PIP Printing and Marking Services and Triad Signs has moved their Greensboro office to 1840 Pembroke Road, Suite 1
Greensboro, NC 27408

Stop by or call to schedule an appointment with Kathy Cates or Judy Brumley.
Let’s see what creative ideas PIP can offer to help grow your business.                     Marketing, Signage, and Print — the opportunities are endless.


Don’t Overlook These 6 Steps to Better Business Signage


What does your external signage say about your business? Are signs, posters banners and window clings fresh, new and helpful, or drab, dark and dated? Your customers’ first impression may be based on what they see when approaching your building and whether the physical pieces tie seamlessly into your brand.

The Small Business Administration recently took a look at six areas integrated marketers should consider to create more effective external signage.

Know Your Local Regs

Every city has distinctive zoning regulations for commercial business signs. These may be dictated by a zoning board, municipal code or city division, and impose limits on the size of your signage, lighting, color palette, etc. Your physical location—for instance, within a business park—may also necessitate a uniform look with surrounding businesses.

Keep Your Look

Your main external sign is a key branding tool for you, visible to customers and potential customers 24/7. This is essential when considering those elements critical to your brand: logo, color, style, font. If zoning or other restrictions apply, adhere as closely as possible to the look and feel of your brand.

Remain Practical

Your office or store may not have control over the precise font used on your sign, or specifically where it hangs, but you can control its clarity and legibility. Help customers and prospects find you by ensuring that your sign is as readable for those leisurely strolling past your offices as for those zooming by in a car. A hard-to-read sign in a script font may be attractive, but will ultimately be counterproductive.

Consider Location

The placement of signs is also important. Think about appropriate lighting for a sign that is hard to see in direct sunlight or at night. Test the location for potential obstructions (buildings, vehicles, awnings, overhangs). Your signs’ effectiveness could be compromised by poor placement, bad lighting or other impediments.

Think About Supplementing

Determine if additional signage would help attract more customers. Is your business difficult to see from the road? Perhaps you need supplementary banners, window clings or posters that help customers find you. You may be able to join with other tenants to ask the landlord for secondary signage in front of the building.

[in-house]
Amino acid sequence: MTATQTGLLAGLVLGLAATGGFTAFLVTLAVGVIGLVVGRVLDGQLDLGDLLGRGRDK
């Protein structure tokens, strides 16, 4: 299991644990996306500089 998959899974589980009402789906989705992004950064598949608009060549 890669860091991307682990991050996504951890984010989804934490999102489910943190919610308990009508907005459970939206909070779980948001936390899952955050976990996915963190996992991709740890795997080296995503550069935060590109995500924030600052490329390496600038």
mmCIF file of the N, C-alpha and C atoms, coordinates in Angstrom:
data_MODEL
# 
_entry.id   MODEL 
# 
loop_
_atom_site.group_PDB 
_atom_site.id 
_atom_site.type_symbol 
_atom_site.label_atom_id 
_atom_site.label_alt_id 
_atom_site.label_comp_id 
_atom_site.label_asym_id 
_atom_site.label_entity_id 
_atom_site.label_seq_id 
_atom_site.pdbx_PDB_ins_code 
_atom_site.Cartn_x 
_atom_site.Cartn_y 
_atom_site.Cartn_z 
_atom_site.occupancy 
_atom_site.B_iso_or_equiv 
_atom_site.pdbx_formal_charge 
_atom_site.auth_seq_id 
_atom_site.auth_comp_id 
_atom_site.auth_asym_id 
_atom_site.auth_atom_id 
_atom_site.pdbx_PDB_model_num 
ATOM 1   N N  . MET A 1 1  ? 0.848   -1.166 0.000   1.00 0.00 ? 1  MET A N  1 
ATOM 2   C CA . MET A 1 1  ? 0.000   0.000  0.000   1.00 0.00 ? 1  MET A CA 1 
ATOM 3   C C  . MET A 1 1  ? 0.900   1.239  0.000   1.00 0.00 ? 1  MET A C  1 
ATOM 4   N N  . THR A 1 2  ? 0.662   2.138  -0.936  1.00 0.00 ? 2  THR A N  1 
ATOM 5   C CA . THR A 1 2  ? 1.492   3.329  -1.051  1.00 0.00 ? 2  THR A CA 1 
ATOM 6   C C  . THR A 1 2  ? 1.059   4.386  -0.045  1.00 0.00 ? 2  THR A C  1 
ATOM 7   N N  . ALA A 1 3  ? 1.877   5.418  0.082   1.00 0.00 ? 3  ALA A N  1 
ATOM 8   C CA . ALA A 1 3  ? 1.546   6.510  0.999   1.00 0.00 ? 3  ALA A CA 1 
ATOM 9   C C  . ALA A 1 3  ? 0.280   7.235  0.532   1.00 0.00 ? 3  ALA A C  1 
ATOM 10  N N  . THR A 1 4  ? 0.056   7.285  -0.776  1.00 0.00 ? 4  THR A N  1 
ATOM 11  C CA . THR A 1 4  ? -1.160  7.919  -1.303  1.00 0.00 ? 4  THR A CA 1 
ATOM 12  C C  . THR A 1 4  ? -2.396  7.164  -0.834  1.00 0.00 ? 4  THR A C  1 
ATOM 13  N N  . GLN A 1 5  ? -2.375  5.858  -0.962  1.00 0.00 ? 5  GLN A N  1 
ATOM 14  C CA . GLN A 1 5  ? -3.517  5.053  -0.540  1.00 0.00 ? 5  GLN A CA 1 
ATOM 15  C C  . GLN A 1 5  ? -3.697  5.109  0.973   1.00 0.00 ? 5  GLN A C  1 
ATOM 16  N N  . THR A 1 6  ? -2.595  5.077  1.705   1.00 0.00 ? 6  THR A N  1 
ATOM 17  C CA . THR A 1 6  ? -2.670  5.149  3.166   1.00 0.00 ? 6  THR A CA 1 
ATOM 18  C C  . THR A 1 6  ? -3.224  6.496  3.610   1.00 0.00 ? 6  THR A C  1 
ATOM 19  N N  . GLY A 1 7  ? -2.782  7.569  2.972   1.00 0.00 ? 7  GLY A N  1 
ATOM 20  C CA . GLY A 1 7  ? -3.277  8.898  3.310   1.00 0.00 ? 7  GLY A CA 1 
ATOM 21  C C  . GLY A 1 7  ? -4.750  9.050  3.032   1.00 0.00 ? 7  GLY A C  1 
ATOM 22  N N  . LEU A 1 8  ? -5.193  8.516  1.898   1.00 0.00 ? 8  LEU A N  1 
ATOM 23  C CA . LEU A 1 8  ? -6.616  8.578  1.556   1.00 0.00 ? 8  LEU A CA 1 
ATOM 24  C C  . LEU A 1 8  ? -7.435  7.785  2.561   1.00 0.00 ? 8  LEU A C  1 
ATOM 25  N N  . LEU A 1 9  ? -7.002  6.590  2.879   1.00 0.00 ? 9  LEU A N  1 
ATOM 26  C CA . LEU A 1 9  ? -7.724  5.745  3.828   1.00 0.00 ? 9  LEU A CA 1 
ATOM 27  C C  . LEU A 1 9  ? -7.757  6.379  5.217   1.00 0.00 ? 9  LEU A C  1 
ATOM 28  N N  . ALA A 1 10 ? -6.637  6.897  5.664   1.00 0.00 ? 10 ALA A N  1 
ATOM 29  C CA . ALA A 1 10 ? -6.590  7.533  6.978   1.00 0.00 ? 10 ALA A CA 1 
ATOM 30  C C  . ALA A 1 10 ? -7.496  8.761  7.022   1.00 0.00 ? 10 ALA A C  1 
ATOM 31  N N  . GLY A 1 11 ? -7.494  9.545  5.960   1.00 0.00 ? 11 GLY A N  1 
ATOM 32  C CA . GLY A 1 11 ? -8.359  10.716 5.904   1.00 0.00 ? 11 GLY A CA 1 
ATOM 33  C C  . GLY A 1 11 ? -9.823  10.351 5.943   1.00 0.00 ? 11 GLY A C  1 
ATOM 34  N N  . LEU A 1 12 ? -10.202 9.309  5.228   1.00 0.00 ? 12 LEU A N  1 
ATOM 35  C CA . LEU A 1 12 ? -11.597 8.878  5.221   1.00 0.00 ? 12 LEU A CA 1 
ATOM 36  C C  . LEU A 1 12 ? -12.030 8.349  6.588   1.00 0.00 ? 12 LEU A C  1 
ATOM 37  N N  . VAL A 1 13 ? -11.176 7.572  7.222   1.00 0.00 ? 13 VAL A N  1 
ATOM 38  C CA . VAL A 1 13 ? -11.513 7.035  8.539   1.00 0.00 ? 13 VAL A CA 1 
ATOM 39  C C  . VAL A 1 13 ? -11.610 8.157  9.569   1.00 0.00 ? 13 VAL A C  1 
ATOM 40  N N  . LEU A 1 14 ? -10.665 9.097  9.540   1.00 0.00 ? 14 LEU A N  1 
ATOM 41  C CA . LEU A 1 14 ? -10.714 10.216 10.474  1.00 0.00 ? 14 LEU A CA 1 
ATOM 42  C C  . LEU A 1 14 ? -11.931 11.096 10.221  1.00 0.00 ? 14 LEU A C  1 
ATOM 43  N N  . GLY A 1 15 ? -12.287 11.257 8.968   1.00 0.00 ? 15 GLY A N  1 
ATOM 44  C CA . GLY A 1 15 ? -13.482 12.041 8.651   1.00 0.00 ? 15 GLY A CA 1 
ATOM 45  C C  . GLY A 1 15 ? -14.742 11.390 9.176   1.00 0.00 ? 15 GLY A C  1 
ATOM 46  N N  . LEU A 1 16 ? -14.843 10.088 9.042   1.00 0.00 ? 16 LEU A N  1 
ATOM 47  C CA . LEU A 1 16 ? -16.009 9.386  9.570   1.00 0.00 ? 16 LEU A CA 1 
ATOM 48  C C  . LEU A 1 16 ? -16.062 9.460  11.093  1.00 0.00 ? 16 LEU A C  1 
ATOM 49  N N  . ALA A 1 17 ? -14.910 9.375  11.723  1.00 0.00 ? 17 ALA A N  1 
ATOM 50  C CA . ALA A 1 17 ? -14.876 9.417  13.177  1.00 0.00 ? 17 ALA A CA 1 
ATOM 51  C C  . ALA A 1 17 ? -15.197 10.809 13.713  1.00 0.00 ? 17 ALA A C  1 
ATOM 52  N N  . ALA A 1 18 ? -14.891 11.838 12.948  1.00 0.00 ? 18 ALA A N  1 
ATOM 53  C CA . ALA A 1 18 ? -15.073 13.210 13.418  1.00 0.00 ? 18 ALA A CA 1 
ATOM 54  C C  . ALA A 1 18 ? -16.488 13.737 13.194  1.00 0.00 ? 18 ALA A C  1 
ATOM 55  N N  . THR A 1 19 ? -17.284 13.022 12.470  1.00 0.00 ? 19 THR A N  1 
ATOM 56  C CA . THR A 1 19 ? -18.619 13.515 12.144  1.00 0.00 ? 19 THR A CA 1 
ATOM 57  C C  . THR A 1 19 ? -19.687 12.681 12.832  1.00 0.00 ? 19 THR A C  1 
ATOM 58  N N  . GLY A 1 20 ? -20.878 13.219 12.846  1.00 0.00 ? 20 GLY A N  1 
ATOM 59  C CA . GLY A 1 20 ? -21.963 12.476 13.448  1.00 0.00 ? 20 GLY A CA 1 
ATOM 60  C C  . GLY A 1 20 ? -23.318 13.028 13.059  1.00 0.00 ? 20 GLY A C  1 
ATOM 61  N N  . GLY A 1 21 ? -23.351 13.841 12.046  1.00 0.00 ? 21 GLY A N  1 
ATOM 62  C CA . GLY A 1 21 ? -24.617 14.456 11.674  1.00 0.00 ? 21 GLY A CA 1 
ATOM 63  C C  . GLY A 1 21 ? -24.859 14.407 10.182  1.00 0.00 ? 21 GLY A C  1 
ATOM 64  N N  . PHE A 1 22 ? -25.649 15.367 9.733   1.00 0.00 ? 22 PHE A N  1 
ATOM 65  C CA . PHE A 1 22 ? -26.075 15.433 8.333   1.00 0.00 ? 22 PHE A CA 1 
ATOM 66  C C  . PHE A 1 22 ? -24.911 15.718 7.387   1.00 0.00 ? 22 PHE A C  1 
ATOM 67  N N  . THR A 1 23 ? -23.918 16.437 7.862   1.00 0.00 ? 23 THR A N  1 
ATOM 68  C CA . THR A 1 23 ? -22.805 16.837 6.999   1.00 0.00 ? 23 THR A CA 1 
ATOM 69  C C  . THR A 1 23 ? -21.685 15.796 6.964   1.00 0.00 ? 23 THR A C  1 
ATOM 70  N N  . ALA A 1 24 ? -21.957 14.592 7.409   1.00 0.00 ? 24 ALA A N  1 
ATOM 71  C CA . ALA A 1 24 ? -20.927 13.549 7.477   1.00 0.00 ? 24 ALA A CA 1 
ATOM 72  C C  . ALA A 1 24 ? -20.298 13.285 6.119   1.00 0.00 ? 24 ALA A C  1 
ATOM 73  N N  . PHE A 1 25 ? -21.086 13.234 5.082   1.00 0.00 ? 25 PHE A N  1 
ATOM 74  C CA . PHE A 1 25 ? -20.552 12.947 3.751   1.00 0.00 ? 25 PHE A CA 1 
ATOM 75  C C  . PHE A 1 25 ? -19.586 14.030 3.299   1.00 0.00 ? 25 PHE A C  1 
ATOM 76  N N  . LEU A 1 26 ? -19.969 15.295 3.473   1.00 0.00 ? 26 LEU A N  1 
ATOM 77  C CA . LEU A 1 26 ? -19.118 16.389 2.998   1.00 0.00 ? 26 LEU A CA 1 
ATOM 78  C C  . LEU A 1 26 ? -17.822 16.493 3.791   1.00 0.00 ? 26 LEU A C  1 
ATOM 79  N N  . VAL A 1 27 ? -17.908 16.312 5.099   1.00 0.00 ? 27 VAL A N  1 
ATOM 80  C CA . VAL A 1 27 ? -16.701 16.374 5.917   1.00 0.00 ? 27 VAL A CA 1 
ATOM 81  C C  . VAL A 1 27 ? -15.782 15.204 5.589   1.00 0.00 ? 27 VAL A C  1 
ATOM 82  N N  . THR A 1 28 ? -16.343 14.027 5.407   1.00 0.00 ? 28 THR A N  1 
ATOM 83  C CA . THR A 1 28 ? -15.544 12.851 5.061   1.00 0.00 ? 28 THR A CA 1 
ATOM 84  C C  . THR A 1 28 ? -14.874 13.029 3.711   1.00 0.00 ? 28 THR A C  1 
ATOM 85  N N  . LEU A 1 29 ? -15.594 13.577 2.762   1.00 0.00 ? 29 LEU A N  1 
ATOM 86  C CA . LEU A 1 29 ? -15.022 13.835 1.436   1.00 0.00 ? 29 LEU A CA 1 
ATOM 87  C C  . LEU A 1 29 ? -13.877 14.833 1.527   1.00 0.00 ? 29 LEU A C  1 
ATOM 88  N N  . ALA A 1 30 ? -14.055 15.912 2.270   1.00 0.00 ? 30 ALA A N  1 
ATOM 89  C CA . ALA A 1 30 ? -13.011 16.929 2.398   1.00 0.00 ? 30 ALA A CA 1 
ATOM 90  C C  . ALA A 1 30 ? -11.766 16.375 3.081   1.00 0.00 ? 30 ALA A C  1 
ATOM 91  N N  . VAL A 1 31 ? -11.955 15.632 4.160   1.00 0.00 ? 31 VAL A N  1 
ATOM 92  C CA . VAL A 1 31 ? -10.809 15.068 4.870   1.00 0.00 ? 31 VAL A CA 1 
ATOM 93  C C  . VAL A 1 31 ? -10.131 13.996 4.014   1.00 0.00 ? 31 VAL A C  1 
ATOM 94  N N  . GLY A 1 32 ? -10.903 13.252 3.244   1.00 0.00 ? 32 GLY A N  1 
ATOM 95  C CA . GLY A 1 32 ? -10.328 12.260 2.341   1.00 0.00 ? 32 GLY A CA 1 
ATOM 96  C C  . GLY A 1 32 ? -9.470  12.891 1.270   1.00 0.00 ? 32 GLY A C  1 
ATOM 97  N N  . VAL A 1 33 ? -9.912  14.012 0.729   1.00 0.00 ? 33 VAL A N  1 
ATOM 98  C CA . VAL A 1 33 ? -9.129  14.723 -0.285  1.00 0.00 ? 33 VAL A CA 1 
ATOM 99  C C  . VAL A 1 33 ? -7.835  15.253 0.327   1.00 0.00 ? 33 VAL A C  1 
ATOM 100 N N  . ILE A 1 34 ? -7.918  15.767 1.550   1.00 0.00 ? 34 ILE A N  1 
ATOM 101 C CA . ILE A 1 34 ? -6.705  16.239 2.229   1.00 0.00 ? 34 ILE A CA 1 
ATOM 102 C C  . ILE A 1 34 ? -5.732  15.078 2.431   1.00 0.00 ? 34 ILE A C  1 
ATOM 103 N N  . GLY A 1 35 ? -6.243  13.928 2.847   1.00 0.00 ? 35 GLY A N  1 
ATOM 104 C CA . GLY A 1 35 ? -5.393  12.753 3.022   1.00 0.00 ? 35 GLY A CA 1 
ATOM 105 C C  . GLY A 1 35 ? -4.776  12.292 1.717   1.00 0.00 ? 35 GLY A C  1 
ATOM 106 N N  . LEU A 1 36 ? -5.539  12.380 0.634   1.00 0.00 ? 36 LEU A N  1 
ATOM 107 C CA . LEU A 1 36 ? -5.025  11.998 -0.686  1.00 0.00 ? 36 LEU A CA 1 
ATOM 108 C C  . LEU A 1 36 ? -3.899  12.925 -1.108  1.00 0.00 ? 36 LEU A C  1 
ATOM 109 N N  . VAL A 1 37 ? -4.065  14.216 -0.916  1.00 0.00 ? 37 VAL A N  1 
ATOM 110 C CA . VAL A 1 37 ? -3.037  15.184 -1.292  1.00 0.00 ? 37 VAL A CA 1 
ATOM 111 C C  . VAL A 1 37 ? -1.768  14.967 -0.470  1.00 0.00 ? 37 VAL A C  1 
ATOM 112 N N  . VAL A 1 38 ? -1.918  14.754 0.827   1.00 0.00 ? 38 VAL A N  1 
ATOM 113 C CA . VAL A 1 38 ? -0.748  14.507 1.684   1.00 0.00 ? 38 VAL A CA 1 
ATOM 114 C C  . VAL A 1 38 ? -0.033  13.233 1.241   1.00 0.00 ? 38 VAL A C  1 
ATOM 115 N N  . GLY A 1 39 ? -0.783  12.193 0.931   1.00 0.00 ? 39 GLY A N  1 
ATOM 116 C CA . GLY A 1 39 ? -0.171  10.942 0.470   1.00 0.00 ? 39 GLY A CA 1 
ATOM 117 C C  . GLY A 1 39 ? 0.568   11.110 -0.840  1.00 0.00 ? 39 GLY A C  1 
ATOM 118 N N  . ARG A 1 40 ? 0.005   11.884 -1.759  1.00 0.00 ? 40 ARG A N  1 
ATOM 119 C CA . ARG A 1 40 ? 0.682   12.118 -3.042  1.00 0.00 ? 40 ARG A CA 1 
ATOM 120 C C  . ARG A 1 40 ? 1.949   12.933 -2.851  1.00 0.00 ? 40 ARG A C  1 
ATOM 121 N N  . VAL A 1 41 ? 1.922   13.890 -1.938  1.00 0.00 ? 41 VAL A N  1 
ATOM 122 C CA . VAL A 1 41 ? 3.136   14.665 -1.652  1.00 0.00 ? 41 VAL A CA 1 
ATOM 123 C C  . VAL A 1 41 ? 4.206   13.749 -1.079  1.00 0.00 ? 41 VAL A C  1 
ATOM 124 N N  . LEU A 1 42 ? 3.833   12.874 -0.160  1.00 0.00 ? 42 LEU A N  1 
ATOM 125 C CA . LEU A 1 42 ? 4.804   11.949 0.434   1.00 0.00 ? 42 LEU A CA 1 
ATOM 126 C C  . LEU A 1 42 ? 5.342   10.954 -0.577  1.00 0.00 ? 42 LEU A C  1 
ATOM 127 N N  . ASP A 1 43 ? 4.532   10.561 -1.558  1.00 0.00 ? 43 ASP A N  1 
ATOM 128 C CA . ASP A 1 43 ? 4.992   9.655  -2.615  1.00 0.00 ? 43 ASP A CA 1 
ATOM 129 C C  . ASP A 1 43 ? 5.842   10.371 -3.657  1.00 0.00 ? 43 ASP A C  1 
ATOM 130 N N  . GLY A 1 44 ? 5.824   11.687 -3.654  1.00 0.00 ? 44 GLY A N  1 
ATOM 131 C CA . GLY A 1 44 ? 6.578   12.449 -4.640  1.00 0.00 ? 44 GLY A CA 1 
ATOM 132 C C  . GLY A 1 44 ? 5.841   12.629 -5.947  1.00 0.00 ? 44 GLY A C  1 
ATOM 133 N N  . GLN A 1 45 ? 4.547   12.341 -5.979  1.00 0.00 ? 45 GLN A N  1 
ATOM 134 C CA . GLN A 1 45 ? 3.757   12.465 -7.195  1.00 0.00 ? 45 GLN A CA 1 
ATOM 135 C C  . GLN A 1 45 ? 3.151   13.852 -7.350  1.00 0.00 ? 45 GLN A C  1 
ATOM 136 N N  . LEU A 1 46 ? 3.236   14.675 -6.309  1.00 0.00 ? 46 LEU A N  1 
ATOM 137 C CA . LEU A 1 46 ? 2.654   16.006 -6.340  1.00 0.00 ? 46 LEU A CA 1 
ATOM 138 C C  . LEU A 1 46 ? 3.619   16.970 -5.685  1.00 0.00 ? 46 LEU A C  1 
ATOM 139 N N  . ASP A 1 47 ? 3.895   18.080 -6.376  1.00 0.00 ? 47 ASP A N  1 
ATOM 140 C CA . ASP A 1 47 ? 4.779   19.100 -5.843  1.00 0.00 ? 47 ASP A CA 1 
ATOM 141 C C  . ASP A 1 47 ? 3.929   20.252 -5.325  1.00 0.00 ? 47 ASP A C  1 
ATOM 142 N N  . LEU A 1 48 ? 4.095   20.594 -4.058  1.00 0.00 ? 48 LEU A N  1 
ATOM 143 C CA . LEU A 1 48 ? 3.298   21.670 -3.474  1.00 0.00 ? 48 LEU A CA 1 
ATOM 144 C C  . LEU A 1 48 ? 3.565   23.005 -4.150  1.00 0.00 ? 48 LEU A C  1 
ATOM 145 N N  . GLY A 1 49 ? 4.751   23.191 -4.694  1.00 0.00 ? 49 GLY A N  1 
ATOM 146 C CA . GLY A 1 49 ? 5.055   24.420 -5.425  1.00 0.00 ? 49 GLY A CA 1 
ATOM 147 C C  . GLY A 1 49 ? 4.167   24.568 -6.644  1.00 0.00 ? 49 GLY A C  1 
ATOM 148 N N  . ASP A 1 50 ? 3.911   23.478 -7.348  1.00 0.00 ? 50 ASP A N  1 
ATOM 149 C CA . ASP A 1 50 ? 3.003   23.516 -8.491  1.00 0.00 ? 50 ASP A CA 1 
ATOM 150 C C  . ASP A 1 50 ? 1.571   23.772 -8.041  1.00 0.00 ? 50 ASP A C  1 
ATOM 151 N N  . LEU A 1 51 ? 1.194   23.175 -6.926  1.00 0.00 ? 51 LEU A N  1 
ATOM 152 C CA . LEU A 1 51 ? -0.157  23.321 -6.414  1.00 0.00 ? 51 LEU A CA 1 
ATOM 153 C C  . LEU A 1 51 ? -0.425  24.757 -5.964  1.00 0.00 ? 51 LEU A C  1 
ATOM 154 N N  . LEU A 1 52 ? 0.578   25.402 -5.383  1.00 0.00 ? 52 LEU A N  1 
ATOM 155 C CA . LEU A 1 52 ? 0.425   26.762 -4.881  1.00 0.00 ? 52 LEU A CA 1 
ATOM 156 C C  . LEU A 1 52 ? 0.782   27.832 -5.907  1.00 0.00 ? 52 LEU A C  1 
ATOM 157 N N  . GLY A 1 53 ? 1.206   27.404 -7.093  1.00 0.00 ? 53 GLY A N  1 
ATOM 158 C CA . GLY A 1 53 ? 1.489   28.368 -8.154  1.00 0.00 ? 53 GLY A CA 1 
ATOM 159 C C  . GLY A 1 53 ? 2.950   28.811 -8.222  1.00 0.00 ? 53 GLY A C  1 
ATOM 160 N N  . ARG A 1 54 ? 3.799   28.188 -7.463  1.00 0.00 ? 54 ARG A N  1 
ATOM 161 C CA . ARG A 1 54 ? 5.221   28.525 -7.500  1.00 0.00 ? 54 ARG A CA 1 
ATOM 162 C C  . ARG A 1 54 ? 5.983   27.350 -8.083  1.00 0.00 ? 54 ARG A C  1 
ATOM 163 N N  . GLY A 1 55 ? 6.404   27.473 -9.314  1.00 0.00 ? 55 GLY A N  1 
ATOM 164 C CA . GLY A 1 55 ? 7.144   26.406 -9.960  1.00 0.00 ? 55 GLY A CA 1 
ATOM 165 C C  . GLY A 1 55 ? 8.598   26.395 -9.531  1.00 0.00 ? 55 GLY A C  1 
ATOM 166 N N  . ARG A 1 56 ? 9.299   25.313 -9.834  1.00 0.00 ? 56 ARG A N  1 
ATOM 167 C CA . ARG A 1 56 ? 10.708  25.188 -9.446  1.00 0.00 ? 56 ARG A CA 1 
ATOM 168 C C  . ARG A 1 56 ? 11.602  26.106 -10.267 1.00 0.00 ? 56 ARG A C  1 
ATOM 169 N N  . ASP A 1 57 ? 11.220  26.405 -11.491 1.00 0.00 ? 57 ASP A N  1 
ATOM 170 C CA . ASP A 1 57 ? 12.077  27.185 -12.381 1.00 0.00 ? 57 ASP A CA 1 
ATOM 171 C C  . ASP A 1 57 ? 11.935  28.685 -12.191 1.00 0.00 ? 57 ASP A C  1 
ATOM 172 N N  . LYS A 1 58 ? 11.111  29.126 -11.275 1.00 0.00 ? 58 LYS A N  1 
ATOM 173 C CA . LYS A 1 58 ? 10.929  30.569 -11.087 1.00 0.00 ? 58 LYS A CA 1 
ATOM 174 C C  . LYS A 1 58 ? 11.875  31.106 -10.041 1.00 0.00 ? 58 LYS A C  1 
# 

Keep Signs Spotless

Put the time and effort into proper maintenance and cleanliness. A dingy sign surrounded by burned-out bulbs tells prospects you don’t care about your business—so why will you care about theirs? Be a diligent and effective integrated marketer by keeping your signage current. If you refresh your branding, refresh your signage to ensure cohesive messaging.

Marketing with Social: Obstacles and Opportunities for 2017


A recent State of Social Media survey suggests that integrated marketers seem comfortable marketing with social media. The study of 1250 small-business B2B and B2C marketers, conducted by platform provider, Buffer, includes the top reasons businesses use social media, and discusses some channel-specific obstacles and opportunities they’ve encountered, which SMBs like yours might find insightful, and possibly even eye-opening.

Why Businesses Use Social

For example, eighty-five percent of marketers polled cite brand awareness as their main reason for using social media. Seventy-one percent say community engagement is their primary reason, while 61percent report theirs is content distribution. Only a little more than half (54%) report using social for sales or lead generation.

Perhaps the biggest surprise is that only two in ten respondents currently use social to provide customer support—a gap that Buffer touts as an “opportunity to delight customers and get ahead of the game” for companies seeking to gain an edge over competitors.

Platforms, Planning and Preferences

Facebook: Despite Facebook’s continuing drop in organic reach, 93 percent of those surveyed actively use it to promote their businesses. Undaunted, 76 percent say their use of Facebook has remained the same and 26 percent are actually posting more content than last year. Facebook video is a high priority for 2017, with 30 percent of respondents planning to increase their investment in it.

This stat, Buffer contends, reflects a growing desire among marketers to integrate even more video into channels across the board—a yearning that will most likely be stymied by budget realities and other limitations, such as these reported by respondents:

  • Lack of time (72 percent)
  • Cost of production (41 percent)
  • Lack of skills and content ideas (30 percent each)

If these obstacles didn’t exist, 83% of those surveyed say they would go full-speed ahead with producing and integrating more video content for marketing.

Google Plus: Buffer’s data indicates that marketers have begun to abandon this social networking platform from Google, though it doesn’t really say why. Forbes contends that the platform is an “officially endangered species,” while Mashable calls it a “sad, expensive failure.” Perhaps reflective of this sentiment, 27 percent of those Buffer asked plan to invest less time in Google Plus in 2017.